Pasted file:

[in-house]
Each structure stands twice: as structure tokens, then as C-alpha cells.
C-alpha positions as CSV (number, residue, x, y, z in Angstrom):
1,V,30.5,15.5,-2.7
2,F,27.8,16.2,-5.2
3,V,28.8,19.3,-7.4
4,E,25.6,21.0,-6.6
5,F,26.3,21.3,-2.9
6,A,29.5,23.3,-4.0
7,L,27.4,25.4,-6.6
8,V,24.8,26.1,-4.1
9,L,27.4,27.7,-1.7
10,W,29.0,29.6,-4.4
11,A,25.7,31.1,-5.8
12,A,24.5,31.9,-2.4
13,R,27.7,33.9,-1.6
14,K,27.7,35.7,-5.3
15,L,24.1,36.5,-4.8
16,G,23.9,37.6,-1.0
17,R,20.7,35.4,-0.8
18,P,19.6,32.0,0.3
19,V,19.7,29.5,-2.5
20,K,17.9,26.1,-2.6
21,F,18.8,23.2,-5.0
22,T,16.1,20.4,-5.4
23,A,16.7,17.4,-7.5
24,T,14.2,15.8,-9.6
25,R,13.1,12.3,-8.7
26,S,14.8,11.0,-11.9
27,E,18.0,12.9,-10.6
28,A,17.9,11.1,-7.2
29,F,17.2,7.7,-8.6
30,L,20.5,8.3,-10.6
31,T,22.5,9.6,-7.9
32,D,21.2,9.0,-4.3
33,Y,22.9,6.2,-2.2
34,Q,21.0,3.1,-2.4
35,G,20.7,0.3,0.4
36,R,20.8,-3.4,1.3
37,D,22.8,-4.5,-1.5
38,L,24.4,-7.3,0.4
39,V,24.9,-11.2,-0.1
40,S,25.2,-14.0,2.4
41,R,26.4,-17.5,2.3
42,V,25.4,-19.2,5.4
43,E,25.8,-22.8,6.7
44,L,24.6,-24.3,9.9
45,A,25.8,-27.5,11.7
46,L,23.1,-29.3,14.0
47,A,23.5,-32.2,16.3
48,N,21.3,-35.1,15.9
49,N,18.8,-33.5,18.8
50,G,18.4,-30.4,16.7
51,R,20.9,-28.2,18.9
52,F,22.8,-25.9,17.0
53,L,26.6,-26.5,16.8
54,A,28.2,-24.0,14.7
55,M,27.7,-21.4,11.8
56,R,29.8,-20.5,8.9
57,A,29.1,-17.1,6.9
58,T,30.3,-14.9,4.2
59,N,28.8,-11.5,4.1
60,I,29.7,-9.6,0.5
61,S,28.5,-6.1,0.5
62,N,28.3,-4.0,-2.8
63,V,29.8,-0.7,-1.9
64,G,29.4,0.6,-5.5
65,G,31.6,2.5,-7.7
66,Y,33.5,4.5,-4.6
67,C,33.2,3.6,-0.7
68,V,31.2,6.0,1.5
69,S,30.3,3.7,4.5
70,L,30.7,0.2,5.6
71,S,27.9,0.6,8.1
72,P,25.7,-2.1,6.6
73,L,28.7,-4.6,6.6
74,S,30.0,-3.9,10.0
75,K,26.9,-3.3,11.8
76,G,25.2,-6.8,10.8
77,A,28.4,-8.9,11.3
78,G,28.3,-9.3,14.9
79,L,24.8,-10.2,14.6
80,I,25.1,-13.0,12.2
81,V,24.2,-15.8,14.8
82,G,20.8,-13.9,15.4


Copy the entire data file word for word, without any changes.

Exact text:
[in-house]
Each structure stands twice: as structure tokens, then as C-alpha cells.
C-alpha positions as CSV (number, residue, x, y, z in Angstrom):
1,V,30.5,15.5,-2.7
2,F,27.8,16.2,-5.2
3,V,28.8,19.3,-7.4
4,E,25.6,21.0,-6.6
5,F,26.3,21.3,-2.9
6,A,29.5,23.3,-4.0
7,L,27.4,25.4,-6.6
8,V,24.8,26.1,-4.1
9,L,27.4,27.7,-1.7
10,W,29.0,29.6,-4.4
11,A,25.7,31.1,-5.8
12,A,24.5,31.9,-2.4
13,R,27.7,33.9,-1.6
14,K,27.7,35.7,-5.3
15,L,24.1,36.5,-4.8
16,G,23.9,37.6,-1.0
17,R,20.7,35.4,-0.8
18,P,19.6,32.0,0.3
19,V,19.7,29.5,-2.5
20,K,17.9,26.1,-2.6
21,F,18.8,23.2,-5.0
22,T,16.1,20.4,-5.4
23,A,16.7,17.4,-7.5
24,T,14.2,15.8,-9.6
25,R,13.1,12.3,-8.7
26,S,14.8,11.0,-11.9
27,E,18.0,12.9,-10.6
28,A,17.9,11.1,-7.2
29,F,17.2,7.7,-8.6
30,L,20.5,8.3,-10.6
31,T,22.5,9.6,-7.9
32,D,21.2,9.0,-4.3
33,Y,22.9,6.2,-2.2
34,Q,21.0,3.1,-2.4
35,G,20.7,0.3,0.4
36,R,20.8,-3.4,1.3
37,D,22.8,-4.5,-1.5
38,L,24.4,-7.3,0.4
39,V,24.9,-11.2,-0.1
40,S,25.2,-14.0,2.4
41,R,26.4,-17.5,2.3
42,V,25.4,-19.2,5.4
43,E,25.8,-22.8,6.7
44,L,24.6,-24.3,9.9
45,A,25.8,-27.5,11.7
46,L,23.1,-29.3,14.0
47,A,23.5,-32.2,16.3
48,N,21.3,-35.1,15.9
49,N,18.8,-33.5,18.8
50,G,18.4,-30.4,16.7
51,R,20.9,-28.2,18.9
52,F,22.8,-25.9,17.0
53,L,26.6,-26.5,16.8
54,A,28.2,-24.0,14.7
55,M,27.7,-21.4,11.8
56,R,29.8,-20.5,8.9
57,A,29.1,-17.1,6.9
58,T,30.3,-14.9,4.2
59,N,28.8,-11.5,4.1
60,I,29.7,-9.6,0.5
61,S,28.5,-6.1,0.5
62,N,28.3,-4.0,-2.8
63,V,29.8,-0.7,-1.9
64,G,29.4,0.6,-5.5
65,G,31.6,2.5,-7.7
66,Y,33.5,4.5,-4.6
67,C,33.2,3.6,-0.7
68,V,31.2,6.0,1.5
69,S,30.3,3.7,4.5
70,L,30.7,0.2,5.6
71,S,27.9,0.6,8.1
72,P,25.7,-2.1,6.6
73,L,28.7,-4.6,6.6
74,S,30.0,-3.9,10.0
75,K,26.9,-3.3,11.8
76,G,25.2,-6.8,10.8
77,A,28.4,-8.9,11.3
78,G,28.3,-9.3,14.9
79,L,24.8,-10.2,14.6
80,I,25.1,-13.0,12.2
81,V,24.2,-15.8,14.8
82,G,20.8,-13.9,15.4